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Can zero emissions and economic growth go together? Yes, but conditions apply

With the G7 meeting this week in London, Sarah DeWeerdt investigates the relationship between zero emissions and economic growth.

This article is part of the ISC’s Transform21 series, which features resources from our network of scientists and change-makers to help inform the urgent transformations needed to achieve climate and biodiversity goals.

The percentage of GDP required to achieve zero emissions decreases as GDP rises

In principle, the nations of the world broadly agree on the importance of reducing pollution and achieving “zero emissions” – ambitions enshrined in the Paris Agreement and the UN Sustainable Development Goals.

But many governments worry that investing in pollution cleanup and cleaner manufacturing processes could hurt the economy. This doesn’t have to be the case, researchers in Japan report in the Journal of Cleaner Production. “The main message of this paper is that zero emissions for environmental protection and sustainable economic growth are theoretically compatible,” says study team member Hideo Noda, professor of economics at the Tokyo University of Science.

Right now, the relationship between zero emissions and economic growth isn’t well understood. So Noda and his collaborator, Shigeru Kano of the Shoko Chukin Bank, developed a mathematical model that sheds new light on the topic.

The model reflects how, in the real world, economies oscillate between two phases: One in which businesses innovate rapidly, and another in which businesses accumulate capital and do not innovate.

This is important because previous models of economic growth and environmental protection left out innovation – which is an important driver of economic growth in developed economies. And few previous studies have taken into account the cyclical fluctuations of economies.

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Three areas were identified for immediate action. All three are designed to address the drivers of demand and consumption.

Pursuing zero emissions is compatible with consistent economic growth, the model shows. But there are two conditions: First, this only applies to countries where GDP, a measure of a nation’s wealth, is relatively high in the first place.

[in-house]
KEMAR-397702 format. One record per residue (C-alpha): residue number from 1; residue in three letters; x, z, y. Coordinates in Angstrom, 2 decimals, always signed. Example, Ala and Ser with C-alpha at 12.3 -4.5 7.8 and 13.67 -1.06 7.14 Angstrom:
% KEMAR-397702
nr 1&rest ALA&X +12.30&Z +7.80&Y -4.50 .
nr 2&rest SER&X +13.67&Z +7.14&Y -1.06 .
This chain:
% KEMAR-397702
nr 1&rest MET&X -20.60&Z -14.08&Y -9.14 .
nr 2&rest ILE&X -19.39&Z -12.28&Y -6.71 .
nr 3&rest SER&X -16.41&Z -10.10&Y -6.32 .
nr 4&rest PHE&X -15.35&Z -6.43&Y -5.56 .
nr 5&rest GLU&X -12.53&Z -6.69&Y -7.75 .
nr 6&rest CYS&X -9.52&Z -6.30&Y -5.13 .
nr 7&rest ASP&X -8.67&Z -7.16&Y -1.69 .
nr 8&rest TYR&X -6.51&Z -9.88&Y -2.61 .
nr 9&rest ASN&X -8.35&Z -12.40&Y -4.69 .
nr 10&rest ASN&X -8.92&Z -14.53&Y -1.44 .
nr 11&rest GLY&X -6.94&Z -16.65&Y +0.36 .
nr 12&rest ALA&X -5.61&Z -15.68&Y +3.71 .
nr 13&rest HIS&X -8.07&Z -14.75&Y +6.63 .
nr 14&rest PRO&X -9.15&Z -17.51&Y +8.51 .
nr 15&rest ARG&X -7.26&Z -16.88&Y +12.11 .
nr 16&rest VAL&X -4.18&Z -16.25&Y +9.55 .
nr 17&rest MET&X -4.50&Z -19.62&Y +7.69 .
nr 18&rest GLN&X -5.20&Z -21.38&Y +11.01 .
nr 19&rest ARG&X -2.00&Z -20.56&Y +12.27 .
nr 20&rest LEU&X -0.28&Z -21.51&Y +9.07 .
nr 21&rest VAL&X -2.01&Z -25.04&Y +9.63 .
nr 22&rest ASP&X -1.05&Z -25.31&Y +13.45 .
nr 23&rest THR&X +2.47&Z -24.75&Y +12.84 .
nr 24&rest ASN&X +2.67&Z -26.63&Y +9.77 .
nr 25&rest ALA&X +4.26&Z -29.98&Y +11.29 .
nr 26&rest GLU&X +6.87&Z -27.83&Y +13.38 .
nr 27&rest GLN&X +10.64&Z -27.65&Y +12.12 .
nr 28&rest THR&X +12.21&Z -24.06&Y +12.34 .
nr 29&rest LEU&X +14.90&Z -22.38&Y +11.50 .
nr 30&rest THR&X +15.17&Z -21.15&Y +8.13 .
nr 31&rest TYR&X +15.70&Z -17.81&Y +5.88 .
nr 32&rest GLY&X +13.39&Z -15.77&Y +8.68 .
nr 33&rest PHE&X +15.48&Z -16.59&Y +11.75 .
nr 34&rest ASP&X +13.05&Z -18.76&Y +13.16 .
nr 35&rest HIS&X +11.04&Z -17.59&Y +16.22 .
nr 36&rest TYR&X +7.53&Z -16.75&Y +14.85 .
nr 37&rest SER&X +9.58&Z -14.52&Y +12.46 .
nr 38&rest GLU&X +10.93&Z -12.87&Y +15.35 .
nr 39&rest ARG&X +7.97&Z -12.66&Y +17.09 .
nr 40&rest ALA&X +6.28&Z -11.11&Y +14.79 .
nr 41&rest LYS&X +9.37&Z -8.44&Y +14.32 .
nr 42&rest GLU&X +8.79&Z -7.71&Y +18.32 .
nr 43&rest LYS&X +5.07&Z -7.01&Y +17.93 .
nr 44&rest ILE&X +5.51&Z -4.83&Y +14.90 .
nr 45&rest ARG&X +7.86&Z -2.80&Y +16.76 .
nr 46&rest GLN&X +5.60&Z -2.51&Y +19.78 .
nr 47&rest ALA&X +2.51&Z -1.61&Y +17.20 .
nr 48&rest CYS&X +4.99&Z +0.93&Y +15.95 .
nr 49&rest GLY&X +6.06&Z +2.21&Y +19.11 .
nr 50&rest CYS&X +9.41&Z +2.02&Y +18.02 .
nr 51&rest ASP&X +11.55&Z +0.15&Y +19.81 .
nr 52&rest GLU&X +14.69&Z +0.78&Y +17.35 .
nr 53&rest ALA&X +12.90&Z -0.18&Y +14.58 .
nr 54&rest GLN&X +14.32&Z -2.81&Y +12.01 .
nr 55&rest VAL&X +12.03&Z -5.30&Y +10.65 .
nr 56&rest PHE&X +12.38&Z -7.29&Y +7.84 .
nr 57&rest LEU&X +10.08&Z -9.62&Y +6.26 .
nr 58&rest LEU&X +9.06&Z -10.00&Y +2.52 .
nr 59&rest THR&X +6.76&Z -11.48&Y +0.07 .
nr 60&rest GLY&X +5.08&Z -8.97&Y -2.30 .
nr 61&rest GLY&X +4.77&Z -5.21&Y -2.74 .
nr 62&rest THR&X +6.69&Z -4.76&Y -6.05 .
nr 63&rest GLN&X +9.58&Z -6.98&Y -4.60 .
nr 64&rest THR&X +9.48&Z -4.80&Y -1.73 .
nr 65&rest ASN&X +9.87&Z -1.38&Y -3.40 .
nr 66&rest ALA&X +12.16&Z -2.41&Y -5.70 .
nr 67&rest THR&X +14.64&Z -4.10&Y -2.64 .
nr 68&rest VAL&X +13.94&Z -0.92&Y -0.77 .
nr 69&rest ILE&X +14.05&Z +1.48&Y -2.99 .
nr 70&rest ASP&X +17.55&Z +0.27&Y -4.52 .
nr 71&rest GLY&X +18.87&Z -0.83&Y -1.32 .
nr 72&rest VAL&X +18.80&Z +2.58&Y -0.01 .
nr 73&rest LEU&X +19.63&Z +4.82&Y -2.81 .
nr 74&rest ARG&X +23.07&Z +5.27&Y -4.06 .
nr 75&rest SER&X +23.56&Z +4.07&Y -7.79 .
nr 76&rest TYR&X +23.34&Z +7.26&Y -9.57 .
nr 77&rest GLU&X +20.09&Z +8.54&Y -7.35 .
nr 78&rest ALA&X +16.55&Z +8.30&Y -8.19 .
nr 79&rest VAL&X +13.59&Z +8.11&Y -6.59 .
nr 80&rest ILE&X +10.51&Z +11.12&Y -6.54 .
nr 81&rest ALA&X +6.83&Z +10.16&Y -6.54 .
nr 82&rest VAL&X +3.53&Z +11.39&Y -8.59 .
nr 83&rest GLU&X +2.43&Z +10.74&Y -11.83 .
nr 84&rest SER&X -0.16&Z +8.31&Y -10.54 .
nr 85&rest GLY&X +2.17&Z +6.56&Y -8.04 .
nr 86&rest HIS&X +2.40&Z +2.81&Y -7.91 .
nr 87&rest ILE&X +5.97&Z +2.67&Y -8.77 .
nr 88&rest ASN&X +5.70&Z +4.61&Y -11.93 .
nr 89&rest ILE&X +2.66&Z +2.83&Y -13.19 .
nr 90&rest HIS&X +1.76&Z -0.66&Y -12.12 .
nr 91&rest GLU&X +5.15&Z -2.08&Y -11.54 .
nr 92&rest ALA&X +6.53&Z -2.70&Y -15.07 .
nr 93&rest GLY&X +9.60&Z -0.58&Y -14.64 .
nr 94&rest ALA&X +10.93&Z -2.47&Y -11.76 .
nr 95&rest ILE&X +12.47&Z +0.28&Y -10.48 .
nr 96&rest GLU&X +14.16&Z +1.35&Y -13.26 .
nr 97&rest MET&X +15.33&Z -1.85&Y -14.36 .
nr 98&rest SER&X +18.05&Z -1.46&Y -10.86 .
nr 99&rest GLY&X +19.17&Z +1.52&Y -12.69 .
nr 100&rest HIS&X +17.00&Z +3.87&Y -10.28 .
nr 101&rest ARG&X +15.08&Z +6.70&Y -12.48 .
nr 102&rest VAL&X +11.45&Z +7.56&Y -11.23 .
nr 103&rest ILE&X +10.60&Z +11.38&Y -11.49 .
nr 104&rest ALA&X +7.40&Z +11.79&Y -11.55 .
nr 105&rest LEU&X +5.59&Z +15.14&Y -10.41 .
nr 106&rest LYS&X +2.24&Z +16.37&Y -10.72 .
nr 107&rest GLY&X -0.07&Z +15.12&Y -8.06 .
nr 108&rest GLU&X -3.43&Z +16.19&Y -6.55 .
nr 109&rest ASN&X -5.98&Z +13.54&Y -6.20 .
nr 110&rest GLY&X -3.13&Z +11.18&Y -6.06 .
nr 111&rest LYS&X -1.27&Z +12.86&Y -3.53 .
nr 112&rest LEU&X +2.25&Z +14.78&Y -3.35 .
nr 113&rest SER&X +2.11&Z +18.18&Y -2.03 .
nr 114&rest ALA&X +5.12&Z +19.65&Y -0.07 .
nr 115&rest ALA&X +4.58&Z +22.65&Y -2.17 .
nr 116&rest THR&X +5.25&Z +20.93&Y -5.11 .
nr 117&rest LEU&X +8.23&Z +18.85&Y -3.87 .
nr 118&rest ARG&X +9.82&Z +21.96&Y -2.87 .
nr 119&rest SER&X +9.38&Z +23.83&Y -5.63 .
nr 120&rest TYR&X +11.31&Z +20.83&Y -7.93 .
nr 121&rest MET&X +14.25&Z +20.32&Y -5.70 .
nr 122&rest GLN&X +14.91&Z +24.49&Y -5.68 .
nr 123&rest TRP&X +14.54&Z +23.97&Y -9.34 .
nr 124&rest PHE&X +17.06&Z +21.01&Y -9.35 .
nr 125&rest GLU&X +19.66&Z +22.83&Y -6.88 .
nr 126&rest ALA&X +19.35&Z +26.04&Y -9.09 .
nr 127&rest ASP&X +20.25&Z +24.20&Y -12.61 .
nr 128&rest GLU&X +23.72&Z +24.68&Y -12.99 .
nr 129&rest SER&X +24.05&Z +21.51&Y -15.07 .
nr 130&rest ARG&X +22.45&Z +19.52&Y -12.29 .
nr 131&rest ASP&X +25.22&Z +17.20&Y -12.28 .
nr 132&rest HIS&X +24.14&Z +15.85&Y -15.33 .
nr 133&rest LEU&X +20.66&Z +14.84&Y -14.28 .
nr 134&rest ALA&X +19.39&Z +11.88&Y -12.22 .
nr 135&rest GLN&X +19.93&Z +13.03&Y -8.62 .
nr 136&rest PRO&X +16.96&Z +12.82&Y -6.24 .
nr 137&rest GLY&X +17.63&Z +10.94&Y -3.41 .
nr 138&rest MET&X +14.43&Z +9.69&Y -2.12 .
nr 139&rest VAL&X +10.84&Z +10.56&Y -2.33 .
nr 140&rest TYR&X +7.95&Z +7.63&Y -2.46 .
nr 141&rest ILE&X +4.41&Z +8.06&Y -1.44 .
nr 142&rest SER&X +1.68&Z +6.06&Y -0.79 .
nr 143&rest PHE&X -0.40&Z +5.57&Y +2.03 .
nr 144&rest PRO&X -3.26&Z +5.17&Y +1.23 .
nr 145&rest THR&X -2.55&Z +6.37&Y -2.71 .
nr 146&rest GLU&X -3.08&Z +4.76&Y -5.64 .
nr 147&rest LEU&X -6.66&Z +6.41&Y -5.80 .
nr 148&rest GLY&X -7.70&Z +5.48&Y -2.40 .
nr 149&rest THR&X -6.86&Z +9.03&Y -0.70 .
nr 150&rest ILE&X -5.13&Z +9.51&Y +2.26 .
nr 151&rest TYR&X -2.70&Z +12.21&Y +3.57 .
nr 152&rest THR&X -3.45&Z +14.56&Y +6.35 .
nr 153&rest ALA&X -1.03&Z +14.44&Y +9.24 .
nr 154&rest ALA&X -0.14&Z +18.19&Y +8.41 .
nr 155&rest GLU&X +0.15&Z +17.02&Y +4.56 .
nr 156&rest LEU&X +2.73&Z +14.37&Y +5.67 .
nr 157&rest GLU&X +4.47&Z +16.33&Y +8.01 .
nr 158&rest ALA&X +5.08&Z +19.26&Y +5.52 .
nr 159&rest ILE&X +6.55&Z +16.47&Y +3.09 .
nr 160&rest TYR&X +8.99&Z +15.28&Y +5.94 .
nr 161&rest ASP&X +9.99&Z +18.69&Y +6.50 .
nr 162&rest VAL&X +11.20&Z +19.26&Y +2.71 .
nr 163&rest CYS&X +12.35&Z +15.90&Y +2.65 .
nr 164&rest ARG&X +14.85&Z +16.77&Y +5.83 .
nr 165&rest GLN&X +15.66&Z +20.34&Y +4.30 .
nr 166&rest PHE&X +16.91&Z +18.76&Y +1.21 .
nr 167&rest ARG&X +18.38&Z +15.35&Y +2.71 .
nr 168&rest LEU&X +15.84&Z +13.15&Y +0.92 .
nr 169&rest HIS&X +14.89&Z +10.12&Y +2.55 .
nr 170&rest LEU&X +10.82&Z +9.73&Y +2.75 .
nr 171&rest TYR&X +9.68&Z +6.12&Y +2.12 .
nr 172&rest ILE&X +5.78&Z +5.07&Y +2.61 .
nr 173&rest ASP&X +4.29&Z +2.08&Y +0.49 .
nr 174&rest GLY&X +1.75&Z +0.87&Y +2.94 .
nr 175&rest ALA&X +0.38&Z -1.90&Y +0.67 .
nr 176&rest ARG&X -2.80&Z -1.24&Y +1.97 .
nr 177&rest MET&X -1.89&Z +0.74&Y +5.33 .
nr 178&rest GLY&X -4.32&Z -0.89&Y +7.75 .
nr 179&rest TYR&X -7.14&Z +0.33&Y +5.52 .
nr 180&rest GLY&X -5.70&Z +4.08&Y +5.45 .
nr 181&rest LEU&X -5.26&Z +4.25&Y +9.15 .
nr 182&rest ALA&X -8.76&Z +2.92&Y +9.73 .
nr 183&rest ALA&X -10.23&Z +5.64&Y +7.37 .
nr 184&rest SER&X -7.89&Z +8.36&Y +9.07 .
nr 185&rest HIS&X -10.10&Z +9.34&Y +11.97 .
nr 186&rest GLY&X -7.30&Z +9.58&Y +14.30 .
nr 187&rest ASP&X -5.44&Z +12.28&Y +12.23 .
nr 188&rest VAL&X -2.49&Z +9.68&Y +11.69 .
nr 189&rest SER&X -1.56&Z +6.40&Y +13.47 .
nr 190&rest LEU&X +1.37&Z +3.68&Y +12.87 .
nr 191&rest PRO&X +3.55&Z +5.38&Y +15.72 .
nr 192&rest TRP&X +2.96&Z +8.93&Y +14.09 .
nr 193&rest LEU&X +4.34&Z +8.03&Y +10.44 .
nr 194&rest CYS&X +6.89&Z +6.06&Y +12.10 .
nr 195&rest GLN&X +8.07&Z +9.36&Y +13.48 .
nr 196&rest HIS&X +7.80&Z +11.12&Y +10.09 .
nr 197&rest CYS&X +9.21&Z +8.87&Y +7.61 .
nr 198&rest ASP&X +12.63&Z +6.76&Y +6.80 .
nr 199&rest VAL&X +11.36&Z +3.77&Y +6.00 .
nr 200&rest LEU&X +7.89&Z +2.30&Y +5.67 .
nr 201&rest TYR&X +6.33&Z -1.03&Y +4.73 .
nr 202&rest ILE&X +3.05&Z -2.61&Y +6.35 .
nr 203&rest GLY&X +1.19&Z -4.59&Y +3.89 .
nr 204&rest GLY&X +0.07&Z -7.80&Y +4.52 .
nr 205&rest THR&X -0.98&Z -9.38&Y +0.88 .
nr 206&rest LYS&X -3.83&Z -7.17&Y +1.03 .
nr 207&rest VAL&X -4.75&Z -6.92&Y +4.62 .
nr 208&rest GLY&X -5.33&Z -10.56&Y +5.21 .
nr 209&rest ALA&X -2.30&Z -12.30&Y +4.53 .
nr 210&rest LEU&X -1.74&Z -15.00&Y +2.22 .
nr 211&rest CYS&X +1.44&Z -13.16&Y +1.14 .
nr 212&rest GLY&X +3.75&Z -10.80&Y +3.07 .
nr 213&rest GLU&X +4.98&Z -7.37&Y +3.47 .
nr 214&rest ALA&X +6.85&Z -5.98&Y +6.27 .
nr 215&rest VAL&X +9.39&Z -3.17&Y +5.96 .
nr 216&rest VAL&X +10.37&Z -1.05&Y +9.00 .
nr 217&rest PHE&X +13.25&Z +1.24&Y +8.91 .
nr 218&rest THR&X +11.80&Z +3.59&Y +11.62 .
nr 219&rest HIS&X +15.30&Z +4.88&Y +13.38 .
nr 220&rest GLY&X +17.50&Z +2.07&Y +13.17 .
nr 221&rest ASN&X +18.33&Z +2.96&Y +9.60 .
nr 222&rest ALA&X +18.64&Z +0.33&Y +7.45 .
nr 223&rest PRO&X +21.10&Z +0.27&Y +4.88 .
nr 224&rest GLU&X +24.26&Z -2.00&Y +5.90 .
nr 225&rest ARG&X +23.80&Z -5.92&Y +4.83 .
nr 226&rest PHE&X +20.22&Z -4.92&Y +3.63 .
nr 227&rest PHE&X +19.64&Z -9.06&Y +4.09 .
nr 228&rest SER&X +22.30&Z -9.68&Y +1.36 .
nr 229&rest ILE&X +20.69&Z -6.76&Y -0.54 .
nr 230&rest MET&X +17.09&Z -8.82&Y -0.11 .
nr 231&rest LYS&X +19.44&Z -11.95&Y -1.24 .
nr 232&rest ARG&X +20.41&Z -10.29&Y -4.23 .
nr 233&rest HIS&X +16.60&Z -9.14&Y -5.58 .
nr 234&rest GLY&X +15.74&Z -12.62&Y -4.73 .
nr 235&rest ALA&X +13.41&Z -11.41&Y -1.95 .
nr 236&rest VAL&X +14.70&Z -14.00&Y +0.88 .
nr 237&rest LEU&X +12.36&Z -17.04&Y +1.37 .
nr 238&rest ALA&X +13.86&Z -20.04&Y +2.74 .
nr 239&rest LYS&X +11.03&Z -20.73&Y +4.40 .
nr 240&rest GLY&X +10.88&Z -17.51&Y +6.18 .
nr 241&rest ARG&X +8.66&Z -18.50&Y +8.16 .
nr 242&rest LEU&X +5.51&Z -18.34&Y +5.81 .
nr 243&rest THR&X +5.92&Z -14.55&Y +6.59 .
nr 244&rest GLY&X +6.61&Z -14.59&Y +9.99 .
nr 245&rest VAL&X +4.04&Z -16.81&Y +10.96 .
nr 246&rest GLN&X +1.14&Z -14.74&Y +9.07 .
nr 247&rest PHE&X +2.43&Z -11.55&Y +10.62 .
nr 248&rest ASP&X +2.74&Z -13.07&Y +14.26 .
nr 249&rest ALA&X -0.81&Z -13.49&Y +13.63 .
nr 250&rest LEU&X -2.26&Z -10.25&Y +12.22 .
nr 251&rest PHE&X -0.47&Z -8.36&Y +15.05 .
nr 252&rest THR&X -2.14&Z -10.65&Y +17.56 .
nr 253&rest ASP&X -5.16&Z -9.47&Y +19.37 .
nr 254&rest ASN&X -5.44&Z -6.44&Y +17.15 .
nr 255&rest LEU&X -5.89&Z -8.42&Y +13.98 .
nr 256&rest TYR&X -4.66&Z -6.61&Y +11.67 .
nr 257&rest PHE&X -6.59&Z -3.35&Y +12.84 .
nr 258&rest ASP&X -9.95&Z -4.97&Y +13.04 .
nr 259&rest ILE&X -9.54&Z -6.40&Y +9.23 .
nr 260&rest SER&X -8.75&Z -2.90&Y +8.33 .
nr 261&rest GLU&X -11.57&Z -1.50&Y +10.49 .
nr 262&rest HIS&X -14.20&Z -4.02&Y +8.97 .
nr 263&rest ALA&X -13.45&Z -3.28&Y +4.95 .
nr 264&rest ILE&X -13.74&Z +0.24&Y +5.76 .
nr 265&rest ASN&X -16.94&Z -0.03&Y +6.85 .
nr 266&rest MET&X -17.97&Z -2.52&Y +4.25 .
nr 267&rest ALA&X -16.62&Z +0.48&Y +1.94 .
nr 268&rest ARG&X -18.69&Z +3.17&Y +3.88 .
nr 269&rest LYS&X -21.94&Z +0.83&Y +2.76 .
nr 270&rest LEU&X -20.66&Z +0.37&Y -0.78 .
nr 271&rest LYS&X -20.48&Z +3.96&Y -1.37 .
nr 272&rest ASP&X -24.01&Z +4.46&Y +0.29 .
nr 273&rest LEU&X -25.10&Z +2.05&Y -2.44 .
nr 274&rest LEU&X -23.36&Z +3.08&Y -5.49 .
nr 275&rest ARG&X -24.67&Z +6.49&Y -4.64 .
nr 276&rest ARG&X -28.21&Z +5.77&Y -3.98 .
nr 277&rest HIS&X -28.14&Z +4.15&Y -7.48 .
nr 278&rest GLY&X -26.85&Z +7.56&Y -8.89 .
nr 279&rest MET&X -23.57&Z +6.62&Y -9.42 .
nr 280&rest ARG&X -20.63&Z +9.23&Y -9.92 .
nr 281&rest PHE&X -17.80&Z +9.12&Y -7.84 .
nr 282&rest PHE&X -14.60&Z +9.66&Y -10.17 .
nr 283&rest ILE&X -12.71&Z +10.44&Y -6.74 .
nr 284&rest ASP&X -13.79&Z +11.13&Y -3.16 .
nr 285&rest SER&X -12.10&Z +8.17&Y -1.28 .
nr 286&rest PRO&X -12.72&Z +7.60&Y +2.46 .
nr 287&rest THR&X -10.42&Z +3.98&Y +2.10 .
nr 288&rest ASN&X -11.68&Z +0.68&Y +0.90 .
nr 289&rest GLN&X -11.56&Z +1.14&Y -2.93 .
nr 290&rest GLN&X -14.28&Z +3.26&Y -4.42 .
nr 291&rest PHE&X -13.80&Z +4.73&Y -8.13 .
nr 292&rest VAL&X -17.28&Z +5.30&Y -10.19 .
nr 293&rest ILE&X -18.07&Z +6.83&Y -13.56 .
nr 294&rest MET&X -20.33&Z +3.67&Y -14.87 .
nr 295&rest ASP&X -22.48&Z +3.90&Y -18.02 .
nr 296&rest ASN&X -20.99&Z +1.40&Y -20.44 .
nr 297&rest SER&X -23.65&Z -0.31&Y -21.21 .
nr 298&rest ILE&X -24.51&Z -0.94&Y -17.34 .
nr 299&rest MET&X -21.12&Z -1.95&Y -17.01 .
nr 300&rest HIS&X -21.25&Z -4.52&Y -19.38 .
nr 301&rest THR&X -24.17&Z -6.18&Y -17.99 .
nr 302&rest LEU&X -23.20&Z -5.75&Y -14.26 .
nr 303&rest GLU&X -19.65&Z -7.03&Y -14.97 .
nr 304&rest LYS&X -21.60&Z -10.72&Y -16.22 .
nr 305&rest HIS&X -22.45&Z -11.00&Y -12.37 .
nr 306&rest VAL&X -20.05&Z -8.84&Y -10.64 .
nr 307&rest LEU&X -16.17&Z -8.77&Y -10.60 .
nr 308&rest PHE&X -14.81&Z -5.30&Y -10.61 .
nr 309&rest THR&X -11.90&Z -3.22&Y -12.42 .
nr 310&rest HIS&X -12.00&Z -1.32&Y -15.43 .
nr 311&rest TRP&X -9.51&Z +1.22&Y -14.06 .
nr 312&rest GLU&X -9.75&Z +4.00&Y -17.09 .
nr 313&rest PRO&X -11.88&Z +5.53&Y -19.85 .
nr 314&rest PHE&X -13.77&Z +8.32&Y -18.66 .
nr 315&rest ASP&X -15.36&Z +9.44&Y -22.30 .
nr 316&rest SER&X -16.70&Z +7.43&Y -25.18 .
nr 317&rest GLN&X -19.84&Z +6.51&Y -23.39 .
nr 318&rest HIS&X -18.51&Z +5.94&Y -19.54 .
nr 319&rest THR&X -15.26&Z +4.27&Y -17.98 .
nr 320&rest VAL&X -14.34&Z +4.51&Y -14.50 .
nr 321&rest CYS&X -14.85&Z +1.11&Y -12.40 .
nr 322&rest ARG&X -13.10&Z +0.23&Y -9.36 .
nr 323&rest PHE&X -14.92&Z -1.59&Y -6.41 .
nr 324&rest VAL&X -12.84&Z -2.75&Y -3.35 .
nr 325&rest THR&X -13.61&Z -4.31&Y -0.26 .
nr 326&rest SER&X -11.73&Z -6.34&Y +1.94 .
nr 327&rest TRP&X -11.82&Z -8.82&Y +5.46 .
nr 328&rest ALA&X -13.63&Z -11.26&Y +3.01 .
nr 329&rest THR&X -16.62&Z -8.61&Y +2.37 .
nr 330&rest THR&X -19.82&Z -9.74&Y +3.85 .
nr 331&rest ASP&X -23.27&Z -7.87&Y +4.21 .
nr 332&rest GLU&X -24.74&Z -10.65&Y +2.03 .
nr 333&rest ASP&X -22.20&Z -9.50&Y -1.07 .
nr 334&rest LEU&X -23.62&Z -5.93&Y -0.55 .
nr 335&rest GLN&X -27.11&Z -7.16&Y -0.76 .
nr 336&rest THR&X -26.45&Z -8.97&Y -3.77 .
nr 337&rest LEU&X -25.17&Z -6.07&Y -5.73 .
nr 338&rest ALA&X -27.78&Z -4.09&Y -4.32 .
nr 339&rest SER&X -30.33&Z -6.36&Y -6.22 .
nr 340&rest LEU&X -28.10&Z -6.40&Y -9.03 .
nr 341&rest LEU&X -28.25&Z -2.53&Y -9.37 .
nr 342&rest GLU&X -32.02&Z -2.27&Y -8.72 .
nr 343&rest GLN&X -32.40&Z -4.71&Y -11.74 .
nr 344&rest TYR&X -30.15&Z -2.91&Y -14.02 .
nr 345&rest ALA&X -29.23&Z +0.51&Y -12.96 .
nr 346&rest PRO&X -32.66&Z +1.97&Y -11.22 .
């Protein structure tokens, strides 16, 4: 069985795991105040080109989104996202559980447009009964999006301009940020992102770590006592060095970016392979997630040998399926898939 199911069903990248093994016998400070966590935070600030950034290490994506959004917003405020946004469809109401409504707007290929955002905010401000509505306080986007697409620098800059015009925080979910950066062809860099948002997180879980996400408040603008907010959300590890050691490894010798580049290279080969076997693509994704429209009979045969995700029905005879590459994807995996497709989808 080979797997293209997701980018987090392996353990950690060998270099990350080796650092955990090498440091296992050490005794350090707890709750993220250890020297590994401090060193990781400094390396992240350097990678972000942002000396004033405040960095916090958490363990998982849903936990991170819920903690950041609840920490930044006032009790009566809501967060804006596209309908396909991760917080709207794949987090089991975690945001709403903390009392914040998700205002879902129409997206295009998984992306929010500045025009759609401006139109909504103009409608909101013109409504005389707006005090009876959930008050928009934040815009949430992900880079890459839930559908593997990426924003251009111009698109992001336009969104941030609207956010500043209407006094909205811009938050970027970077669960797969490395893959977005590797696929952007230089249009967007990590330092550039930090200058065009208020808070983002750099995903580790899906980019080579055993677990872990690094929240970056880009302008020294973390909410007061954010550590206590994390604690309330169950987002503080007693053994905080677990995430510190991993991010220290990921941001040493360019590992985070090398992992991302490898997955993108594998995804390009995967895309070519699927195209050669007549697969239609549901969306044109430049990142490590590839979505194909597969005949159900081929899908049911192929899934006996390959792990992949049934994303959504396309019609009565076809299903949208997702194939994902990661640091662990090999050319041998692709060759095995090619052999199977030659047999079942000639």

Second, countries shouldn’t expect to allocate a constant percentage of GDP to cleaning up pollution. If they do, countries can achieve zero emissions, but not sustained economic growth.

Instead, the model shows, the percentage of GDP required to achieve zero emissions decreases as GDP rises. So the good news is that the portion of the economy devoted to pollution cleanup should even fall over time.

Moreover, during the no-innovation phase of the economy, GDP growth is higher and the proportion of GDP spent on cleaning up pollution decreases rapidly. During the innovation phase, GDP growth is slower and the proportion of GDP needed to achieve zero emissions declines more slowly.

The challenging upshot: if the economy is slowing and GDP is expected to decline, countries should increase the percentage of GDP devoted to pollution cleanup in order to stay on track for zero emissions, Noda says.

The model doesn’t capture all aspects of economies and environmental problems, he adds. For example, it assumes that all pollution is created and cleaned up within a given country. “So, construction of a multi-regional model that takes into account the situation of transboundary pollution remains an issue for the future.”

Source: Noda H. and S. Kano “Environmental economic modeling of sustainable growth and consumption in a zero-emission society.” Journal of Cleaner Production 2021.

This article first appeared in Future Earth‘s Anthropocene journal.

Sarah DeWeerdt is a Seattle-based freelance science journalist specializing in biology, medicine, and the environment. In addition to Anthropocene, her work has appeared in Nature, Newsweek, Nautilus, Spectrum, and many other publications. Find her on Twitter at @DeWeerdt_Sarah.

Image by By Beadell, S J (Lt), Royal Navy official photographer

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